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EPHPHATHA (ĕf'a-tha, Gr. Ephphatha from Aram. ’etpătah, passive imperative of the verb petah, be opened). A word occuring only in Mark.7.34. It was uttered by Jesus as he was healing a deaf man.

EPHPHATHA ĕf’ ə thə (ἐφφαθά, G2395, be opened; Aram. passive imperative, ethpaal stem of פתח, to open, transliterated into Gr.). The word was spoken by Jesus to a deaf man and he was made to hear (Mark 7:34). This is one of the rare occasions that a Biblical author saw fit to quote from the Aram. the exact words which Jesus used, and the word is immediately tr. (διανοίχθητι). This may imply a connection with the words of Isaiah, “Then the eyes of the blind shall be opened and the ears of the deaf unstopped” (Isa 35:5). The word “unstopped” trs. a form of the root פתח, which is the Heb. equivalent to the root of the Aram. word that Jesus used. A repetition of Christ’s actions, the Ephpheta ceremony, is included in the ritual of baptism of infants by the Roman Catholic Church (NCE, p. 462).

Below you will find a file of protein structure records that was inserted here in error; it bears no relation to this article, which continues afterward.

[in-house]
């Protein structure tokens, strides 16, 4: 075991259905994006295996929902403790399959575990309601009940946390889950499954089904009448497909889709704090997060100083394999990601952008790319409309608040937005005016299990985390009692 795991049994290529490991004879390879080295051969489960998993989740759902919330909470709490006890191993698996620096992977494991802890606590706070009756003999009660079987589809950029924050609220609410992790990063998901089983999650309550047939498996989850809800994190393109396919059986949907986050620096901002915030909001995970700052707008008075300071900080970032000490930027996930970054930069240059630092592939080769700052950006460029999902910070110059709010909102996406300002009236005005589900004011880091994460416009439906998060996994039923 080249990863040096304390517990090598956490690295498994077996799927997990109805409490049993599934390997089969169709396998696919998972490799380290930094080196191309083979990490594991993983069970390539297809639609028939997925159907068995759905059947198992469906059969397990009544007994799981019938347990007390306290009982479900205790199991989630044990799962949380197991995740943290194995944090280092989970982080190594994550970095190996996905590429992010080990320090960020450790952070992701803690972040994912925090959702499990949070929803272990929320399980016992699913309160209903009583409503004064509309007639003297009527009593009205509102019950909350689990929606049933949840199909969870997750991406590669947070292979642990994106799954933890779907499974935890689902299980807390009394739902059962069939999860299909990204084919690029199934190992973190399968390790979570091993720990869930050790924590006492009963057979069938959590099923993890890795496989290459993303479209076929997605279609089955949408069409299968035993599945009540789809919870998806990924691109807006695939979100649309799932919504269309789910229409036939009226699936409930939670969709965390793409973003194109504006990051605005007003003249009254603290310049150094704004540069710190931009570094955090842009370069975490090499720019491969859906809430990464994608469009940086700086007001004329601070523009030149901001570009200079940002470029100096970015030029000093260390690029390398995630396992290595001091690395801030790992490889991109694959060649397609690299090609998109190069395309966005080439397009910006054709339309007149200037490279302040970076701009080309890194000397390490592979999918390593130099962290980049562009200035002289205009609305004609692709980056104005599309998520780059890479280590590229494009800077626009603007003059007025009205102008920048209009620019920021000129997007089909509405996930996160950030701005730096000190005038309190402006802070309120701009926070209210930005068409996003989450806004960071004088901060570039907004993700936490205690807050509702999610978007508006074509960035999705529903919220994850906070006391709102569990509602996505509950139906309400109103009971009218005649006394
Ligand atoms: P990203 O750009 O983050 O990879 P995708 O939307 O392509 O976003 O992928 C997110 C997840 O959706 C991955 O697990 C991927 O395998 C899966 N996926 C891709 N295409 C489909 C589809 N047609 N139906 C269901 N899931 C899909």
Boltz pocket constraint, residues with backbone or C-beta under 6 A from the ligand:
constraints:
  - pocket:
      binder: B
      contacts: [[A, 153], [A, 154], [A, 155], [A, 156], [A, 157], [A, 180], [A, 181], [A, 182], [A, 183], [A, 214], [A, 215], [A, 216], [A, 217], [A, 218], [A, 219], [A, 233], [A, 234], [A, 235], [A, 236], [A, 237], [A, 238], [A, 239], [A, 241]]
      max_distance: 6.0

International Standard Bible Encyclopedia (1915)

ef’-a-tha, ef-a’-tha (Ephphatha):

Aramaic word used by Christ (Mr 7:34), the ’ethpa`al imperative of Aramaic pethach (Hebrew pathach), translated, "Be (thou) opened"; compare Isa 35:5. The Aramaic was the sole popular language of Palestine (Shurer, History of the Jewish People in the Time of Jesus Christ, IIg, 9) and its use shows that we have here the graphic report of an eyewitness, upon whom the dialectic form employed made a deep impression. This and the corresponding act of the touch with the moistened finger is the foundation of a corresponding ceremony in the Roman Catholic formula for baptism.